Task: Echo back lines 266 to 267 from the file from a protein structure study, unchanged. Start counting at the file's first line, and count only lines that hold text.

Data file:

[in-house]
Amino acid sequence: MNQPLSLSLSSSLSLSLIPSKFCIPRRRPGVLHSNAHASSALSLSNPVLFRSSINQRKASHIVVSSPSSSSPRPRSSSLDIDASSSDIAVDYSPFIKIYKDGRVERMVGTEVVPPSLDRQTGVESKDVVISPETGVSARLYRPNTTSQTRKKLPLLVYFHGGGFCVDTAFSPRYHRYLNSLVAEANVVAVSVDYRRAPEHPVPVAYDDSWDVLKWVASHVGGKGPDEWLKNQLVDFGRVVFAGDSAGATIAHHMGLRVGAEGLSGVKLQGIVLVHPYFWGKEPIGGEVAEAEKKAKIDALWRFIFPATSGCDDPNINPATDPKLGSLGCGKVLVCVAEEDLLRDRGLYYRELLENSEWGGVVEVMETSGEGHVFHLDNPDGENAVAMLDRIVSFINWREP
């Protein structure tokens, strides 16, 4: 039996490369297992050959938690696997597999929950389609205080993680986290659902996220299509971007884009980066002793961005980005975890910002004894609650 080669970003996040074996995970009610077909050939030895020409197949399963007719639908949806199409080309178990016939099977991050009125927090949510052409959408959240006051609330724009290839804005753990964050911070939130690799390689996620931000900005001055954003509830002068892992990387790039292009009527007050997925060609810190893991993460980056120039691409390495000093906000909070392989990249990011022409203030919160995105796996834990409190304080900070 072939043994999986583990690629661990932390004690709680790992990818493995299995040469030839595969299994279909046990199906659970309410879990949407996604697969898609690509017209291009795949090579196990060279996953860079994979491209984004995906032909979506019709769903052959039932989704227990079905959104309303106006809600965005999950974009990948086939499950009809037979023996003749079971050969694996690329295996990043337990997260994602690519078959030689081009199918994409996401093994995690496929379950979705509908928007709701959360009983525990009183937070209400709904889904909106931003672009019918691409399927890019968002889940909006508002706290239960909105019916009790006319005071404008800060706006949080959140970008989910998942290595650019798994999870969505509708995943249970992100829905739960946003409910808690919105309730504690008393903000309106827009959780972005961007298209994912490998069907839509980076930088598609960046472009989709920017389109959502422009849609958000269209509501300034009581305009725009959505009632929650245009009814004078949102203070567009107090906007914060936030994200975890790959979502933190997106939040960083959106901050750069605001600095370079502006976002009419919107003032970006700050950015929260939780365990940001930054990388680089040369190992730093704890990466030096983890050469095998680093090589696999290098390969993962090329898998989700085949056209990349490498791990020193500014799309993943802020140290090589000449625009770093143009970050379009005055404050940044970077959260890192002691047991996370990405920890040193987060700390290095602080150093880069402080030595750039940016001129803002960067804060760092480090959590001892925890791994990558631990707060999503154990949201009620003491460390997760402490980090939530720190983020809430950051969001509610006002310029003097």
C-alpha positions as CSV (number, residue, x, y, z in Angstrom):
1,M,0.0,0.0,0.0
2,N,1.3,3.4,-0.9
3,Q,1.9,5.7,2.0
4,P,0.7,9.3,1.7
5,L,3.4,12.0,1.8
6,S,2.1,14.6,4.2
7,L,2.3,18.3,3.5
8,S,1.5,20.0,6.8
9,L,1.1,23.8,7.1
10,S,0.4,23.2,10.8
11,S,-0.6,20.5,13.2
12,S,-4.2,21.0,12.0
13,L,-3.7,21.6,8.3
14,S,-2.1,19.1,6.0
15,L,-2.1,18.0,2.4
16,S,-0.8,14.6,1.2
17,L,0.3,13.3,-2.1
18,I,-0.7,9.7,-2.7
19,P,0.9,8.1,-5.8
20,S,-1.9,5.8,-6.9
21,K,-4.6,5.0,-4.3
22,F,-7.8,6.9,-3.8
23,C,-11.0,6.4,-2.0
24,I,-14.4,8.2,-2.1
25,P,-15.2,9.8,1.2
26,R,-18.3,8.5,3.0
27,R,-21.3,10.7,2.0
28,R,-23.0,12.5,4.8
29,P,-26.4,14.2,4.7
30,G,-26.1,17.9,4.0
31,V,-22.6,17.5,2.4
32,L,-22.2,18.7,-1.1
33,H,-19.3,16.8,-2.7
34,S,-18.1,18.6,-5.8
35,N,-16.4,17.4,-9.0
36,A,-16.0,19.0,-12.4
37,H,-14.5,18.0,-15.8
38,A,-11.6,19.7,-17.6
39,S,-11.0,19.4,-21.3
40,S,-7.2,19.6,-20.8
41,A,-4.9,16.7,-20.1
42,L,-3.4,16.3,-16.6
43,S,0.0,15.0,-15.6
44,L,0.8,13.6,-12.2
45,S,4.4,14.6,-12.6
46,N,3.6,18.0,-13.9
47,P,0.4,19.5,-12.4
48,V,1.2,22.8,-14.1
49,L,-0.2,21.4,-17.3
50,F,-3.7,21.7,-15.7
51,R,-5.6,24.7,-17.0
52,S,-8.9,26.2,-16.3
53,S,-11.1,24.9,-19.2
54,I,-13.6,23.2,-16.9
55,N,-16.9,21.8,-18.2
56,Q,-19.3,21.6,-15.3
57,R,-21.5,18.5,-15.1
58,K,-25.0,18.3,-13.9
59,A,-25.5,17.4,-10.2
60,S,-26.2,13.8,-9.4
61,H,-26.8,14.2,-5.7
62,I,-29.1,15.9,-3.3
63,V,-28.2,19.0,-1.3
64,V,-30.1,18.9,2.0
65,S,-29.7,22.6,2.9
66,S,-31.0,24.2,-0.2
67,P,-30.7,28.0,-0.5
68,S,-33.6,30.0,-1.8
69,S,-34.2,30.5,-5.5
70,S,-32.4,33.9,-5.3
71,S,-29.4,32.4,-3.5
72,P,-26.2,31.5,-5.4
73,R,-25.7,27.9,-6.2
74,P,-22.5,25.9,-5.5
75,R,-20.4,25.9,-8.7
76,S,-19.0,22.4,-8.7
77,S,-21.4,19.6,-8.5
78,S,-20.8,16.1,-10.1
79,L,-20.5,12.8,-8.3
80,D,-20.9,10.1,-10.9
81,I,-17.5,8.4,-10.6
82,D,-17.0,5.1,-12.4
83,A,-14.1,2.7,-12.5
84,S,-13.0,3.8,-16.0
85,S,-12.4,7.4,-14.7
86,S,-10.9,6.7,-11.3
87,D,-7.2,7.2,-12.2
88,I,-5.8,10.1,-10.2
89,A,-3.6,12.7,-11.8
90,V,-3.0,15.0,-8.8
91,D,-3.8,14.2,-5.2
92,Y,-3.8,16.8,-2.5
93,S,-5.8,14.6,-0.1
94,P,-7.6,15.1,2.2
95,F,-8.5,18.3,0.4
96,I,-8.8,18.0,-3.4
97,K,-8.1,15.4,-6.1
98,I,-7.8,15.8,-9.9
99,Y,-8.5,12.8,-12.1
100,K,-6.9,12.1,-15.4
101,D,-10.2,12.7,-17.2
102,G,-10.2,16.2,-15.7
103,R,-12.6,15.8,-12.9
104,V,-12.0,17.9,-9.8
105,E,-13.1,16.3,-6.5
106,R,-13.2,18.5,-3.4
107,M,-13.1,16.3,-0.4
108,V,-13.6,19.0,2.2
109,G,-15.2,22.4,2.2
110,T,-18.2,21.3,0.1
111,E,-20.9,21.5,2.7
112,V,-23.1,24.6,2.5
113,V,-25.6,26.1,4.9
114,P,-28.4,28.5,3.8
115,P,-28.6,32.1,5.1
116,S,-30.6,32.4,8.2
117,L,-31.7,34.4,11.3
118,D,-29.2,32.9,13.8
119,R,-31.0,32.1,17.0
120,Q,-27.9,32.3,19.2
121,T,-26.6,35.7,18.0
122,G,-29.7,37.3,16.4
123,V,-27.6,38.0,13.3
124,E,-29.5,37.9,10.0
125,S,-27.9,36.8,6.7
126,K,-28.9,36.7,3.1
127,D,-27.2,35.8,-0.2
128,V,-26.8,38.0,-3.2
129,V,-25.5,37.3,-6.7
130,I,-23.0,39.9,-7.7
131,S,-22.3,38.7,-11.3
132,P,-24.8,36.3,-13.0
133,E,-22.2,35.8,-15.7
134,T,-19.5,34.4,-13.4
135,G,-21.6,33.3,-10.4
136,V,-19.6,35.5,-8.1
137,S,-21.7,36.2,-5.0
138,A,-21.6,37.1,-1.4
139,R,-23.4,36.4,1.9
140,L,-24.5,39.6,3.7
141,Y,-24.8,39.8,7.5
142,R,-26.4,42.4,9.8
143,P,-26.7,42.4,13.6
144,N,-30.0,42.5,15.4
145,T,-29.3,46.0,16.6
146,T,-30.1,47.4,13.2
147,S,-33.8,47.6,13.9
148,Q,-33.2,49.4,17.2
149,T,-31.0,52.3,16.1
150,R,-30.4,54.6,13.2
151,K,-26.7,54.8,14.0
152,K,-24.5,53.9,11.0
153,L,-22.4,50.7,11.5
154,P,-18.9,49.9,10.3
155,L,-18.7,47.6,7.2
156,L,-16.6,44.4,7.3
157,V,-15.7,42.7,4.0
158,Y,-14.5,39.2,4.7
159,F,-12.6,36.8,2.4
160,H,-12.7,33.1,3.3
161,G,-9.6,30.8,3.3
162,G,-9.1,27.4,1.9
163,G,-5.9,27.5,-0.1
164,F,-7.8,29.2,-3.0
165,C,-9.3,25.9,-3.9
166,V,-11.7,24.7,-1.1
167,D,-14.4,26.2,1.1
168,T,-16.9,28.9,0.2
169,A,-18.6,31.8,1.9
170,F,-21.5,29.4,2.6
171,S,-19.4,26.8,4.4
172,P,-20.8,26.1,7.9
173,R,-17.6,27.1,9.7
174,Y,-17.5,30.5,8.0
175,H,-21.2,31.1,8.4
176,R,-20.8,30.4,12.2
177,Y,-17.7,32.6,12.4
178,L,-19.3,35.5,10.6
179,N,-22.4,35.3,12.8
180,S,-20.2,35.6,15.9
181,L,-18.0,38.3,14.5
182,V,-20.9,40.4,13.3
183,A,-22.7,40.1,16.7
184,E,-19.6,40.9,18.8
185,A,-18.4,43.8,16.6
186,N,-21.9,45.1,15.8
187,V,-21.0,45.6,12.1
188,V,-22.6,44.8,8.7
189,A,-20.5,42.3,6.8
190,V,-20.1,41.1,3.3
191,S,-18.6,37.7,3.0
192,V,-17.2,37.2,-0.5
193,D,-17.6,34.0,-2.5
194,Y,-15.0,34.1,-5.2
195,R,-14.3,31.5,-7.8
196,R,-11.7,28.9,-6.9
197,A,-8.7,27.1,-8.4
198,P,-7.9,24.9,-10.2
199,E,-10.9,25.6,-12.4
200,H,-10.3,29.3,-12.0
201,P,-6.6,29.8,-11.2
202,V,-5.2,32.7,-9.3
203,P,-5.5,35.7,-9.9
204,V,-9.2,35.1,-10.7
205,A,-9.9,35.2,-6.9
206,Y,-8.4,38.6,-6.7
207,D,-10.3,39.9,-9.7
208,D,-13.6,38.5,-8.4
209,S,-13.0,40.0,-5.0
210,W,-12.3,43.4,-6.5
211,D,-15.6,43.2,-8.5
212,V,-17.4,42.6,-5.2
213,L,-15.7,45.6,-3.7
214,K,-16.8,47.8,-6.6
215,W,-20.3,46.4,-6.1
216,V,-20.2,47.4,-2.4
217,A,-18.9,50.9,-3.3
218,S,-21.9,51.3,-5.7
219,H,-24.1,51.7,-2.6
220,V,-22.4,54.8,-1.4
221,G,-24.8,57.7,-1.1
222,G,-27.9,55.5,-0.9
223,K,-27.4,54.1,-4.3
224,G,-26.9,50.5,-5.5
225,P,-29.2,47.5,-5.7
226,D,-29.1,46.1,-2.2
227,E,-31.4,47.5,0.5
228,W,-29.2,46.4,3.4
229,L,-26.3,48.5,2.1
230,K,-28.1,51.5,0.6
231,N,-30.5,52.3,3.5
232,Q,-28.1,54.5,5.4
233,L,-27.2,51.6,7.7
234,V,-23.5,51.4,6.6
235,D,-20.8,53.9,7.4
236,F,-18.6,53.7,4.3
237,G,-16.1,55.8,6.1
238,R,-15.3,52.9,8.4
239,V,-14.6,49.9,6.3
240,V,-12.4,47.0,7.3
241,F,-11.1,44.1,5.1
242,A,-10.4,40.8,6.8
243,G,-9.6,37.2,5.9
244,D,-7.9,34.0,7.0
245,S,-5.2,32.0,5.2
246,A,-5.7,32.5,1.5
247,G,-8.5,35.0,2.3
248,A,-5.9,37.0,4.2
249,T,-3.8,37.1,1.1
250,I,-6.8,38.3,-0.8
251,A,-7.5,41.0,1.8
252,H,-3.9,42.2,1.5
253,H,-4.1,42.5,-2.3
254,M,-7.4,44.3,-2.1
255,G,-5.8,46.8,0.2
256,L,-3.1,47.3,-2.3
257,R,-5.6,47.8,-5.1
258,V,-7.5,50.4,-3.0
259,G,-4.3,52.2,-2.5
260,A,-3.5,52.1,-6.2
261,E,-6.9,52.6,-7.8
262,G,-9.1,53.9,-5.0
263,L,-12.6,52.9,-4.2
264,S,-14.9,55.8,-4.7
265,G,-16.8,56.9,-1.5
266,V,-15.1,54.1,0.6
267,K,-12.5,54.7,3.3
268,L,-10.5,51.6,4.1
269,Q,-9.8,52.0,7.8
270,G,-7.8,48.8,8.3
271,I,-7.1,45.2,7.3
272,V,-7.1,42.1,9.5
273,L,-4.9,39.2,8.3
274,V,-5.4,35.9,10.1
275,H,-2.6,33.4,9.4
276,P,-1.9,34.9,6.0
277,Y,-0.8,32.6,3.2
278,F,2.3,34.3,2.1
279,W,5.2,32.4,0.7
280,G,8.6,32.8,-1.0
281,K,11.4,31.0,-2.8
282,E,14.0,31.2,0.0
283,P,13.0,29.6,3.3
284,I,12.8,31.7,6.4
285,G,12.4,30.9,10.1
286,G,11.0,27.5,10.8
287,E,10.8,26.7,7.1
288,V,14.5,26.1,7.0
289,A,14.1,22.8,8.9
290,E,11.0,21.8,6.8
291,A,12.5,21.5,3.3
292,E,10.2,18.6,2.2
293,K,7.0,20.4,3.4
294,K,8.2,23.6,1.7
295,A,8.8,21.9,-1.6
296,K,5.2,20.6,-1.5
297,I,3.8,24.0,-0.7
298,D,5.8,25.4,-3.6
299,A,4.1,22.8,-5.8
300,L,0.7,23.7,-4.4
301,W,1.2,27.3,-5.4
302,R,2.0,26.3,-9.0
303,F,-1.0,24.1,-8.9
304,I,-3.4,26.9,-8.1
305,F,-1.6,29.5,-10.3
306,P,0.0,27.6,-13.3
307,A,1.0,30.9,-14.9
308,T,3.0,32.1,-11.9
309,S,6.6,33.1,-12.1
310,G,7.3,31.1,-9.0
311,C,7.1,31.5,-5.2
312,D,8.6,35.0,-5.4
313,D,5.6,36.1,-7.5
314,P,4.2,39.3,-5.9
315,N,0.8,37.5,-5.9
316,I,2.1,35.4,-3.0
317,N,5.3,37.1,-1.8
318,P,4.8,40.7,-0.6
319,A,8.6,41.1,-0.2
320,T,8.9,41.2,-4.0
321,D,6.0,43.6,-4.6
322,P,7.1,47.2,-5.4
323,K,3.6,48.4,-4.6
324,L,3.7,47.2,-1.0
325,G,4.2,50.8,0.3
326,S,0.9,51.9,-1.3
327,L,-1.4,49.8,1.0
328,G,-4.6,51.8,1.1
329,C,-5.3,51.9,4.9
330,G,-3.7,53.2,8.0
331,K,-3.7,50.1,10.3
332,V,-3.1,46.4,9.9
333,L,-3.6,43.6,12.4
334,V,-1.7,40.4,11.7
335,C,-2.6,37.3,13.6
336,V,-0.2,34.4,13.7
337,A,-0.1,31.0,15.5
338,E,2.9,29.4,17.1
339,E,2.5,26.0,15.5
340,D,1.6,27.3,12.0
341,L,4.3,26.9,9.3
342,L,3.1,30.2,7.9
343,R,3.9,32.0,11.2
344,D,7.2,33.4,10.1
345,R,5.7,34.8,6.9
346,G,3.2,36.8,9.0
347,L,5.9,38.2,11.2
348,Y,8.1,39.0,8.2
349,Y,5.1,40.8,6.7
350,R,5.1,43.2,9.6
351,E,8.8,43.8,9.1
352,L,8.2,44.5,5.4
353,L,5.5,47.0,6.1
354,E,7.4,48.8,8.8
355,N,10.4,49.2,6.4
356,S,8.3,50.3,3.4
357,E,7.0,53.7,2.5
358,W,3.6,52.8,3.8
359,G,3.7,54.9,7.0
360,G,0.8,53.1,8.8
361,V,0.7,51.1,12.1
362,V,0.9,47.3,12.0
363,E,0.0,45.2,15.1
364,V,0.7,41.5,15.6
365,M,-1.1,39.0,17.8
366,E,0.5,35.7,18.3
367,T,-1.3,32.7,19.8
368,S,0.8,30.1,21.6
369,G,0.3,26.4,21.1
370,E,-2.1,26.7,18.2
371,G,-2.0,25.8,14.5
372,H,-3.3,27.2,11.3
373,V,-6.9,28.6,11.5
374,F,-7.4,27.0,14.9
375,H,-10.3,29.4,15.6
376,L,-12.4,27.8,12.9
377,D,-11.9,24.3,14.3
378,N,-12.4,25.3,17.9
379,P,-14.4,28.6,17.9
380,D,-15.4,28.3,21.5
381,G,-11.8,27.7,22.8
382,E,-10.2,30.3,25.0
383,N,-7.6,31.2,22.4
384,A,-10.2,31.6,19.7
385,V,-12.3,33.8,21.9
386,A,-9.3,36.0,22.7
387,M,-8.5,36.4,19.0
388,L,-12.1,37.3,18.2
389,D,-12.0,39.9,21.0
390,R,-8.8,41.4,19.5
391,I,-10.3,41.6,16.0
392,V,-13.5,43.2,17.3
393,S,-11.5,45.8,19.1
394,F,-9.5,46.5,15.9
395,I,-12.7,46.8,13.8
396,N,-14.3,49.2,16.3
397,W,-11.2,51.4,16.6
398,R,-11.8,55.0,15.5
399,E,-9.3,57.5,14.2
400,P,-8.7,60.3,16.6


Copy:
262,G,-9.1,53.9,-5.0
263,L,-12.6,52.9,-4.2